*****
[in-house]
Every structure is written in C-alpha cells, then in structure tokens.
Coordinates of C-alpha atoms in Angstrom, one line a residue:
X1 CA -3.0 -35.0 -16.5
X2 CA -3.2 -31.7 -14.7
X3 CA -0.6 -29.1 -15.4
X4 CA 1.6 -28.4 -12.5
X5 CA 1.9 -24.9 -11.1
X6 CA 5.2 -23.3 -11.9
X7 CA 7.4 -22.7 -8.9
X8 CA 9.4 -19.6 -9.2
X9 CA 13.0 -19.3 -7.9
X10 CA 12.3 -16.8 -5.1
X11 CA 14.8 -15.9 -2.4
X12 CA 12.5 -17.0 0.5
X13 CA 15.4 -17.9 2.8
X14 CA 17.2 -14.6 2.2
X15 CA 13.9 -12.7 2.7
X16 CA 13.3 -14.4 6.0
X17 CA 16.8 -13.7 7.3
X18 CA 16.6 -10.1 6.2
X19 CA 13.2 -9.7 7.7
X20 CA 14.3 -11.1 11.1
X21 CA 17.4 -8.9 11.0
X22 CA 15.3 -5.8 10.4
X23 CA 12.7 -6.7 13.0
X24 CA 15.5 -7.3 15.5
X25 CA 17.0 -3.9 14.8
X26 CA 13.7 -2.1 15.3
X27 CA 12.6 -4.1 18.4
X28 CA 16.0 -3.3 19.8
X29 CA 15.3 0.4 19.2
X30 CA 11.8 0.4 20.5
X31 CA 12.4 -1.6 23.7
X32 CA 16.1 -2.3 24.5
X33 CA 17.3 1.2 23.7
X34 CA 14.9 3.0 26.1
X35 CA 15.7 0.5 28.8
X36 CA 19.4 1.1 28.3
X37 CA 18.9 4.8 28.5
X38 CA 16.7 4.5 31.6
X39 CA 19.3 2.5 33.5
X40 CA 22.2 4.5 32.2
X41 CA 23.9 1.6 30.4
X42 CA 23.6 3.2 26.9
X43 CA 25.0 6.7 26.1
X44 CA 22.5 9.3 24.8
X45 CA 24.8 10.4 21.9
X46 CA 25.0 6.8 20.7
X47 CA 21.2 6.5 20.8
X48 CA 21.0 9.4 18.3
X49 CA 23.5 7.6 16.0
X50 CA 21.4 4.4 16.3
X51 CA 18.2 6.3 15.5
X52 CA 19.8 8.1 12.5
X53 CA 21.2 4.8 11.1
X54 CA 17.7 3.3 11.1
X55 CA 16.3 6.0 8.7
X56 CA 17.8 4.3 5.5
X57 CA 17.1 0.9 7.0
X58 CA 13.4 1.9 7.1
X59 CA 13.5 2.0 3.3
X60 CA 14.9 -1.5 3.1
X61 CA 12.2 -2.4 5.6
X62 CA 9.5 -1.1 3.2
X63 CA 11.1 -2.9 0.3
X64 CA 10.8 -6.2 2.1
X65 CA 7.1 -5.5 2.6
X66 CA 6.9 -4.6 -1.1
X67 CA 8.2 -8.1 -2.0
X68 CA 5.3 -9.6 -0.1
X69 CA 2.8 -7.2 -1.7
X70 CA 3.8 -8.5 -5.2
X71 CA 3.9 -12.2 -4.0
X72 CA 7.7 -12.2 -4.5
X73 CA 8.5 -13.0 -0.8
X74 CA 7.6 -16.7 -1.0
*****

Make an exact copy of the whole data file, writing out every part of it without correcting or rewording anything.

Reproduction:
[in-house]
Every structure is written in C-alpha cells, then in structure tokens.
Coordinates of C-alpha atoms in Angstrom, one line a residue:
X1 CA -3.0 -35.0 -16.5
X2 CA -3.2 -31.7 -14.7
X3 CA -0.6 -29.1 -15.4
X4 CA 1.6 -28.4 -12.5
X5 CA 1.9 -24.9 -11.1
X6 CA 5.2 -23.3 -11.9
X7 CA 7.4 -22.7 -8.9
X8 CA 9.4 -19.6 -9.2
X9 CA 13.0 -19.3 -7.9
X10 CA 12.3 -16.8 -5.1
X11 CA 14.8 -15.9 -2.4
X12 CA 12.5 -17.0 0.5
X13 CA 15.4 -17.9 2.8
X14 CA 17.2 -14.6 2.2
X15 CA 13.9 -12.7 2.7
X16 CA 13.3 -14.4 6.0
X17 CA 16.8 -13.7 7.3
X18 CA 16.6 -10.1 6.2
X19 CA 13.2 -9.7 7.7
X20 CA 14.3 -11.1 11.1
X21 CA 17.4 -8.9 11.0
X22 CA 15.3 -5.8 10.4
X23 CA 12.7 -6.7 13.0
X24 CA 15.5 -7.3 15.5
X25 CA 17.0 -3.9 14.8
X26 CA 13.7 -2.1 15.3
X27 CA 12.6 -4.1 18.4
X28 CA 16.0 -3.3 19.8
X29 CA 15.3 0.4 19.2
X30 CA 11.8 0.4 20.5
X31 CA 12.4 -1.6 23.7
X32 CA 16.1 -2.3 24.5
X33 CA 17.3 1.2 23.7
X34 CA 14.9 3.0 26.1
X35 CA 15.7 0.5 28.8
X36 CA 19.4 1.1 28.3
X37 CA 18.9 4.8 28.5
X38 CA 16.7 4.5 31.6
X39 CA 19.3 2.5 33.5
X40 CA 22.2 4.5 32.2
X41 CA 23.9 1.6 30.4
X42 CA 23.6 3.2 26.9
X43 CA 25.0 6.7 26.1
X44 CA 22.5 9.3 24.8
X45 CA 24.8 10.4 21.9
X46 CA 25.0 6.8 20.7
X47 CA 21.2 6.5 20.8
X48 CA 21.0 9.4 18.3
X49 CA 23.5 7.6 16.0
X50 CA 21.4 4.4 16.3
X51 CA 18.2 6.3 15.5
X52 CA 19.8 8.1 12.5
X53 CA 21.2 4.8 11.1
X54 CA 17.7 3.3 11.1
X55 CA 16.3 6.0 8.7
X56 CA 17.8 4.3 5.5
X57 CA 17.1 0.9 7.0
X58 CA 13.4 1.9 7.1
X59 CA 13.5 2.0 3.3
X60 CA 14.9 -1.5 3.1
X61 CA 12.2 -2.4 5.6
X62 CA 9.5 -1.1 3.2
X63 CA 11.1 -2.9 0.3
X64 CA 10.8 -6.2 2.1
X65 CA 7.1 -5.5 2.6
X66 CA 6.9 -4.6 -1.1
X67 CA 8.2 -8.1 -2.0
X68 CA 5.3 -9.6 -0.1
X69 CA 2.8 -7.2 -1.7
X70 CA 3.8 -8.5 -5.2
X71 CA 3.9 -12.2 -4.0
X72 CA 7.7 -12.2 -4.5
X73 CA 8.5 -13.0 -0.8
X74 CA 7.6 -16.7 -1.0